What exactly do we mean when we refer to “natural,” “alternative treatments” or “conventional treatment”? Before we continue our discussion, it may be helpful to define some terms used by patients and medical providers when discussing types of treatments or therapies.

The National Cancer Institute (NIH) provides these definitions:

  • Standard treatments are based on scientific evidence from research studies.
  • Alternative medicine refers to techniques that are used instead of standard medical treatments.
  • Complementary medicine refers to options that are used with standard medical treatments.
  • Integrative medicine is a total approach to care that combines standard medical treatment with the complementary and alternative medicine (CAM) practices that have been shown to be safe and effective in attempting to address the mental, physical and spiritual aspects of patients’ health.

Standard treatment, which may also be known as “standard of care” or “conventional treatment,” includes treatments such as chemotherapy, surgery, radiation therapy and precision medicine.

When patients talk about “natural treatment,” they’re usually referring to complementary therapies or alternative treatments, such as botanicals, dietary supplements, acupuncture or cannabis, that aren’t part of the accepted standard of care for treating cancer.

At CTCA, we don’t treat cancer using complementary therapies or alternative treatments. Instead, our collaborative team of clinicians use standard treatments to treat the cancer itself, while using evidence-informed supportive care therapies to help combat cancer-related side effects. We refer to this approach as integrative care. 

A couple commonly considered natural treatments for breast cancer

We understand that you may have concerns about conventional cancer treatment and may be looking for more natural ways to fight cancer. But even natural approaches may be harmful in certain amounts and in certain situations.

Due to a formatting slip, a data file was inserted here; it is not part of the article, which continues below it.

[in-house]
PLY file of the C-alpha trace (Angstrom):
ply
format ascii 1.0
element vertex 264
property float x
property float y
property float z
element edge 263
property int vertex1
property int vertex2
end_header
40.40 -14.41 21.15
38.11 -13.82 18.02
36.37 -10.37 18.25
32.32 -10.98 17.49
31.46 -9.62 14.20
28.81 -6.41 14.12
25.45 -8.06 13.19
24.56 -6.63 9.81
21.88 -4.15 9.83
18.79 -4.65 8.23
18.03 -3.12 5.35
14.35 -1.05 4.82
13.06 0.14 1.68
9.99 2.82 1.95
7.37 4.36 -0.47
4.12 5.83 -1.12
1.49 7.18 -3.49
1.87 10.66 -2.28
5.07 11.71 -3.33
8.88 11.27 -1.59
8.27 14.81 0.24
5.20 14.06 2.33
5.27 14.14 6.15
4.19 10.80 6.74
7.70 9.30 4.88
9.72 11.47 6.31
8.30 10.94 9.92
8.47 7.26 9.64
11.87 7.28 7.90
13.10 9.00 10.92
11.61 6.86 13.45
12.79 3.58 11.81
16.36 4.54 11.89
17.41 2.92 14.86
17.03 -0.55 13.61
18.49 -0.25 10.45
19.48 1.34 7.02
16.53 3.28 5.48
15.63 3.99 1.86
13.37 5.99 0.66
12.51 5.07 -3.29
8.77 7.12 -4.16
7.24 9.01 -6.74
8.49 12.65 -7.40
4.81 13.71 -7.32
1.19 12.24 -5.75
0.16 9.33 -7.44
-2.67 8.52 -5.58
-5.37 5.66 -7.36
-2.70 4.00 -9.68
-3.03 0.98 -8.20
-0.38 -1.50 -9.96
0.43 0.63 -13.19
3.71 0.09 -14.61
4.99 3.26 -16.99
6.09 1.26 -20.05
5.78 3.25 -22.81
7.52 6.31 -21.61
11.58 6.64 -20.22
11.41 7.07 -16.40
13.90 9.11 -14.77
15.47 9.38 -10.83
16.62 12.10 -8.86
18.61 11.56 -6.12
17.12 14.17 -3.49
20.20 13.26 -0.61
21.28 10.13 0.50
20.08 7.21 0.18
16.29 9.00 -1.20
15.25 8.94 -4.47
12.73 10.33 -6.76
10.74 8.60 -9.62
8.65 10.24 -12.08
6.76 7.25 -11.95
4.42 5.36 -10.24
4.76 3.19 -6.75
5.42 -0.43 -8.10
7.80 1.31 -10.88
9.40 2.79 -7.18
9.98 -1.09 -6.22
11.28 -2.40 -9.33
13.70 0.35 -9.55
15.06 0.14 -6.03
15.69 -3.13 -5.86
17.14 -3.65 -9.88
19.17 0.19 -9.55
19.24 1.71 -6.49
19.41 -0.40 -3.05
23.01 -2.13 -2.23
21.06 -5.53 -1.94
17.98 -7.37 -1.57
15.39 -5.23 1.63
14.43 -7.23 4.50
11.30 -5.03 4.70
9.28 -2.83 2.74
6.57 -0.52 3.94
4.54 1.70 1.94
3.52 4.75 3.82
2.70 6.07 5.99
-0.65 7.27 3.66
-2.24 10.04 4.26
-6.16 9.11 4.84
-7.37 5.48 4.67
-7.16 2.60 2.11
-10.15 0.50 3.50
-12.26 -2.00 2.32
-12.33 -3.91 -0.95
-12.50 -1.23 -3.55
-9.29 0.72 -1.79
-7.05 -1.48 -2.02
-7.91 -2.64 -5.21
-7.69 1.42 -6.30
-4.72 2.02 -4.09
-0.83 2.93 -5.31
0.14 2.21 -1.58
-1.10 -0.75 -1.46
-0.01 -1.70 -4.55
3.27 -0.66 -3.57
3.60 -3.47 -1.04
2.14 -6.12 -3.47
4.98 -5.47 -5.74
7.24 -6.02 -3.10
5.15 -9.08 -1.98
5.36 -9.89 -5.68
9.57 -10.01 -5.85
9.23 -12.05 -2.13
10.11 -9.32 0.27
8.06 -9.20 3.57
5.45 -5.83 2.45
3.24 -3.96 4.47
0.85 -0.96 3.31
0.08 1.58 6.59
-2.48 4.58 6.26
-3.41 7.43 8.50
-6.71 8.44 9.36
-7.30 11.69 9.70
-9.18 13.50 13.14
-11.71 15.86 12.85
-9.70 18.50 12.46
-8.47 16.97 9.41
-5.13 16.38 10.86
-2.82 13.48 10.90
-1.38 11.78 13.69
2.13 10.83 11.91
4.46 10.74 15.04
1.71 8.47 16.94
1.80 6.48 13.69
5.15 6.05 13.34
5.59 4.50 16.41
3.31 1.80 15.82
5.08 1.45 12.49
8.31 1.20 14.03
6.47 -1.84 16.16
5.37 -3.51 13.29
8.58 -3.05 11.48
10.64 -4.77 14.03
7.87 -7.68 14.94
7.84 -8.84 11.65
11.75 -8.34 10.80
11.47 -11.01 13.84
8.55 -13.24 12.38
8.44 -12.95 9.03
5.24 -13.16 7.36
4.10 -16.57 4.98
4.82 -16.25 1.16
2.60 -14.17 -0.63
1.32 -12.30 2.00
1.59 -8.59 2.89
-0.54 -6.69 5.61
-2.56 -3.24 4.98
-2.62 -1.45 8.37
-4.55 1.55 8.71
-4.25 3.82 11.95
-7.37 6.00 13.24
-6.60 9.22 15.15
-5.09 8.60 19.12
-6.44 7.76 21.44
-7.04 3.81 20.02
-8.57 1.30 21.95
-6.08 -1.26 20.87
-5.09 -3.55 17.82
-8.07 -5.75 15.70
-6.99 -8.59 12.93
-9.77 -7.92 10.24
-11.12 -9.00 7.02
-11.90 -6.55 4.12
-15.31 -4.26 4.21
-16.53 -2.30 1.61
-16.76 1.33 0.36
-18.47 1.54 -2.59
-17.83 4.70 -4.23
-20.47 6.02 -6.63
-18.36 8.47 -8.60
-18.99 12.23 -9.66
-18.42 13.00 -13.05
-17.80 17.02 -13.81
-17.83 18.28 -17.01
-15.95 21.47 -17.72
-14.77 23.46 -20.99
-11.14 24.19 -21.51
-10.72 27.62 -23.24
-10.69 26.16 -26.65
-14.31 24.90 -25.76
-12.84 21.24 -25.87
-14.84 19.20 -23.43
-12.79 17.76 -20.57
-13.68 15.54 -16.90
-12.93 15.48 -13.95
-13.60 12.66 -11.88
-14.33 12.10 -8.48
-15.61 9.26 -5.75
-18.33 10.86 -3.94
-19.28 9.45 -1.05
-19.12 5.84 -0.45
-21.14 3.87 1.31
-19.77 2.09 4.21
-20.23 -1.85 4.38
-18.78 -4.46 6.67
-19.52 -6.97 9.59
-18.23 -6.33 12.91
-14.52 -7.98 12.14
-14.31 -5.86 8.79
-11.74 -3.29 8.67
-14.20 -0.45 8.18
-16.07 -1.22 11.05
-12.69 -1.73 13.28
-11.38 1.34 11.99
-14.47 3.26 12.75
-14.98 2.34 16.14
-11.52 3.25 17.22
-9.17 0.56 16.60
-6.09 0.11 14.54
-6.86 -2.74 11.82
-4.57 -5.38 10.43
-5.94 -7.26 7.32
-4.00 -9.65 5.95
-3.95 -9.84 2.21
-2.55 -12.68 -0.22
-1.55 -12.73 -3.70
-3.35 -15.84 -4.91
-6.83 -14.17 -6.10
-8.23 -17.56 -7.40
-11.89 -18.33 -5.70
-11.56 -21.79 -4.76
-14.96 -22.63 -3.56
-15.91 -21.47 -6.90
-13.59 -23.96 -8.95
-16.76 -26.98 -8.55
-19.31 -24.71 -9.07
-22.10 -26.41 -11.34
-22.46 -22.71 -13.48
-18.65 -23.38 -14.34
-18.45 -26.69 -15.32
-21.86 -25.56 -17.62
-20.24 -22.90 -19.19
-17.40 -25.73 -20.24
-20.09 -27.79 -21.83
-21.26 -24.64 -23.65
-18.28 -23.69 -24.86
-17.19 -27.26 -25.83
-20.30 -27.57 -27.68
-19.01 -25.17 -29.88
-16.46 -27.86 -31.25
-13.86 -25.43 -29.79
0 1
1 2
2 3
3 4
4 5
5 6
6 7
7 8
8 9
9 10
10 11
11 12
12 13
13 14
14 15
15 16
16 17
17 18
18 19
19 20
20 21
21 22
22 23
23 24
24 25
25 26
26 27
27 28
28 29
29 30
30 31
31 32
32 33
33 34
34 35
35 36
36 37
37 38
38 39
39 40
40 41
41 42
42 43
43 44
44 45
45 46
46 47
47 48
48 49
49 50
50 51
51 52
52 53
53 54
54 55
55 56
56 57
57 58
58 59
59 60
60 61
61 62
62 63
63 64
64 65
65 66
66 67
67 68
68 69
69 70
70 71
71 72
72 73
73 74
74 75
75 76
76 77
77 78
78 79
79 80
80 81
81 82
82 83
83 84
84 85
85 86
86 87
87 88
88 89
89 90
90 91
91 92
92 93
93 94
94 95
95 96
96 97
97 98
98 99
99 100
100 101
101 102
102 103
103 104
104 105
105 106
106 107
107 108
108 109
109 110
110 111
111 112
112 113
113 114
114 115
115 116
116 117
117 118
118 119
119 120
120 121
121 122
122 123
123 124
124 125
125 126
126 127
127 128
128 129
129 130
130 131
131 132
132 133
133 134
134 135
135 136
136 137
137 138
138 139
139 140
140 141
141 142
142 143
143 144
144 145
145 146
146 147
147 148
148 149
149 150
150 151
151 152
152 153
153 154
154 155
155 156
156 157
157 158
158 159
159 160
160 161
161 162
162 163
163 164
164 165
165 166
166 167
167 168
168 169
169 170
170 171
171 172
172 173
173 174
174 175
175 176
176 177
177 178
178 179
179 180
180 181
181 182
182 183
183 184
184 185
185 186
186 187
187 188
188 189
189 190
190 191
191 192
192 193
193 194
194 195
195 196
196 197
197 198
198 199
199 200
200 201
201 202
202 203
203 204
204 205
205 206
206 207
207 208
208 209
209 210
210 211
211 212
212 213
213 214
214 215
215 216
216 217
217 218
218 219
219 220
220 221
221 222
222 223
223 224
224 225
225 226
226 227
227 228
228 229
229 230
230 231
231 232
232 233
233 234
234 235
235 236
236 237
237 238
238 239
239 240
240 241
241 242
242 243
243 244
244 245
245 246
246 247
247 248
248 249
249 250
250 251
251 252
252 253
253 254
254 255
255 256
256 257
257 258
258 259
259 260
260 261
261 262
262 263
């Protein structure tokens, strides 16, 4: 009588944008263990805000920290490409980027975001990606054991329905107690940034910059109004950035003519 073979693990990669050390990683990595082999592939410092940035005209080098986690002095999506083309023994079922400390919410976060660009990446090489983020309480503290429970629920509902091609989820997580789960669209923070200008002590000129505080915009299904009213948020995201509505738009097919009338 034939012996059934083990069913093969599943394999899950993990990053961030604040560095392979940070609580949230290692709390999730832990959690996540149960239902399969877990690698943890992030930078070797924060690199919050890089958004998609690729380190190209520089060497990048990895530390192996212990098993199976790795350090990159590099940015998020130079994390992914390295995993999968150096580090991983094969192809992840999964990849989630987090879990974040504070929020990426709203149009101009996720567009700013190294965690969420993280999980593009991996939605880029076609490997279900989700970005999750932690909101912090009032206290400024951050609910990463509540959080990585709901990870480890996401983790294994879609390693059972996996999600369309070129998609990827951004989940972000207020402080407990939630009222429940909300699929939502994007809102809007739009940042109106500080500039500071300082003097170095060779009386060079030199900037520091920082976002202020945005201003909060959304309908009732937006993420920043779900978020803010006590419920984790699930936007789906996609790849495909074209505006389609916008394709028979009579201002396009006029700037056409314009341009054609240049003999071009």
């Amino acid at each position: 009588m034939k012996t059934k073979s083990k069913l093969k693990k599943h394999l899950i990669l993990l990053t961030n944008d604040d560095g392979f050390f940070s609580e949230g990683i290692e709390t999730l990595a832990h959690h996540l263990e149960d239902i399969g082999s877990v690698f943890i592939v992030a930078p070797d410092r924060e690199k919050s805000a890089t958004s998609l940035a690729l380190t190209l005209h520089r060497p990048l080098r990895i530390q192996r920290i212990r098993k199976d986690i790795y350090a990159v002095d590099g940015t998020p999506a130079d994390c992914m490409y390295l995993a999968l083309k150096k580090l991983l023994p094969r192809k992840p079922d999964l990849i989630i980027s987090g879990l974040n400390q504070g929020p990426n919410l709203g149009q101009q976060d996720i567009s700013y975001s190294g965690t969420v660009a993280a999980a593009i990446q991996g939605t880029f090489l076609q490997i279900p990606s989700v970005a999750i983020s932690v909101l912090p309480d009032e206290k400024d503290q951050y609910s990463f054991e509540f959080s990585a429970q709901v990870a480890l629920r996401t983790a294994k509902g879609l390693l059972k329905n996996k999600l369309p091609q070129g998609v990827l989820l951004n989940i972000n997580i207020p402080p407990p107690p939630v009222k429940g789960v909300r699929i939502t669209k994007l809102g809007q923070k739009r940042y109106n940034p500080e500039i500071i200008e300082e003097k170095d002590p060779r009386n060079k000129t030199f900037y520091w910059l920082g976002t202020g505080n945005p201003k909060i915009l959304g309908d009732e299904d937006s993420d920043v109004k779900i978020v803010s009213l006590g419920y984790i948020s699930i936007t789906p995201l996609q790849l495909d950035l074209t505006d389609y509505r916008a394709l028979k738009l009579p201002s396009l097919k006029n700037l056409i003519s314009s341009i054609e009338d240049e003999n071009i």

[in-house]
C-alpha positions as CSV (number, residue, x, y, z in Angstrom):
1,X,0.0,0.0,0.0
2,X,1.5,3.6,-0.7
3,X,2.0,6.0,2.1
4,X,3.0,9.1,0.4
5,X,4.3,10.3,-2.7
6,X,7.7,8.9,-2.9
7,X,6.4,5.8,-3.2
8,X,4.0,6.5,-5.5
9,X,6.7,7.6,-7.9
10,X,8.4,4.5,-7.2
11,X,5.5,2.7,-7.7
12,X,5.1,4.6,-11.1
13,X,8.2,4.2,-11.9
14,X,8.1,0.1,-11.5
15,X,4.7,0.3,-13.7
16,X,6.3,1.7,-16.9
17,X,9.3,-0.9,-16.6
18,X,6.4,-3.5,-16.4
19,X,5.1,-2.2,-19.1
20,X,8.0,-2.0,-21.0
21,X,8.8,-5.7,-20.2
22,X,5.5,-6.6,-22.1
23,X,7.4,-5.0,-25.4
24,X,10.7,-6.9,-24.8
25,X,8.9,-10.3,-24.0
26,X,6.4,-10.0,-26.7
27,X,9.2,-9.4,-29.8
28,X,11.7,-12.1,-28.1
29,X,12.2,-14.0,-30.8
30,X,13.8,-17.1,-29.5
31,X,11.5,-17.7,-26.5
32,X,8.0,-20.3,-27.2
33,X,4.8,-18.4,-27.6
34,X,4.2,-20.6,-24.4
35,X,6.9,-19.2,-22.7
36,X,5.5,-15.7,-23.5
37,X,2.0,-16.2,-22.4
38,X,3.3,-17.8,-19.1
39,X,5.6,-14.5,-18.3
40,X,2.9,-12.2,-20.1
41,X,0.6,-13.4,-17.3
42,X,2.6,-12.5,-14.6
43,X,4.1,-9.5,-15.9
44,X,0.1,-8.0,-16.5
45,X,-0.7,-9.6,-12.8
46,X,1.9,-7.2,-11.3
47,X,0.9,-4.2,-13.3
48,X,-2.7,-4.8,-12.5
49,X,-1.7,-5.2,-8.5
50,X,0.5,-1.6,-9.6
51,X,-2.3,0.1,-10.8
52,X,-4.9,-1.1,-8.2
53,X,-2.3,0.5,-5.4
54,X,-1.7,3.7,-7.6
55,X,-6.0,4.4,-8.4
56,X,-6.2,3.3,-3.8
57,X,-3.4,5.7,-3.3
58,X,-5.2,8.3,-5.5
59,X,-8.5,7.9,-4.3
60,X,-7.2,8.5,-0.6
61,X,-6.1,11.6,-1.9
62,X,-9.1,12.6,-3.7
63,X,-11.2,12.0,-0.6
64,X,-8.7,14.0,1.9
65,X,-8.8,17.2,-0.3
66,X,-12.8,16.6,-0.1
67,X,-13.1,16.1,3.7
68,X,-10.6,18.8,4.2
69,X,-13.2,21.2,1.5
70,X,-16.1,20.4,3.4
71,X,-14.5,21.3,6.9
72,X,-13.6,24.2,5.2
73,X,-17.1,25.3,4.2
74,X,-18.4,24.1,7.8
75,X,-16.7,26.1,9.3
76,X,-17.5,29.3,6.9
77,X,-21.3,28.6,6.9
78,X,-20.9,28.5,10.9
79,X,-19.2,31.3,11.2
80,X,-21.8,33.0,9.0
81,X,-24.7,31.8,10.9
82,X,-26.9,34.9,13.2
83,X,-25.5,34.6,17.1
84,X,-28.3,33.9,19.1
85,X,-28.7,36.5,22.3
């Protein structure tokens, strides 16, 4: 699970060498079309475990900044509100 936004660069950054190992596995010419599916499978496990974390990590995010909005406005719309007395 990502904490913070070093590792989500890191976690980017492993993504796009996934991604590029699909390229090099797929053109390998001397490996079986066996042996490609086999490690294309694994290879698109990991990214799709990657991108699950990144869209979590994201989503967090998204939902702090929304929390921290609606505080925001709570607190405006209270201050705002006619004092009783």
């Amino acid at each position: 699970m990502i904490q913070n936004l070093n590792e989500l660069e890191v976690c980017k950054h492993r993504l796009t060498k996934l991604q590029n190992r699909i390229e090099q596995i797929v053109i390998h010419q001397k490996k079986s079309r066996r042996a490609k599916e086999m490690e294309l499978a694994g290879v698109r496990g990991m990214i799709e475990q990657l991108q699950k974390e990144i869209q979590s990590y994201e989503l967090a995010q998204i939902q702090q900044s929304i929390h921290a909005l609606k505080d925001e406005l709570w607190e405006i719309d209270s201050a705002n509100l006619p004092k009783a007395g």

Below are two approaches we’re aware of patients using or considering to treat their breast cancer. Although some may be beneficial in helping you tolerate conventional treatment, there's no reliable scientific evidence that they’re effective treatments on their own.

Medical marijuana: No scientific studies provide evidence that cannabis or CBD oil can “cure,” or even treat, cancer, and the NIH notes that the U.S. Food and Drug Administration (FDA) has not approved cannabis as a medical treatment. FDA approved cannabinoid prescription medications, however, may help treat side effects of cancer and its treatment, such as loss of appetite, neuropathic pain, nausea and vomiting.

Intermittent fasting: Intermittent fasting, or only eating during specific time periods within a day or a week, has become a popular approach to weight loss. Some researchers have proposed that it may also provide certain health benefits, such as yielding some protection against chronic diseases and reducing systemic inflammation. Fasting, however, often causes fatigue, insomnia, nausea and headaches—effects that may be difficult for patients to tolerate on top of the effects of cancer and its treatment. Whether this is advisable for you depends on your specific situation. Talk to your care team if you’re considering intermittent fasting.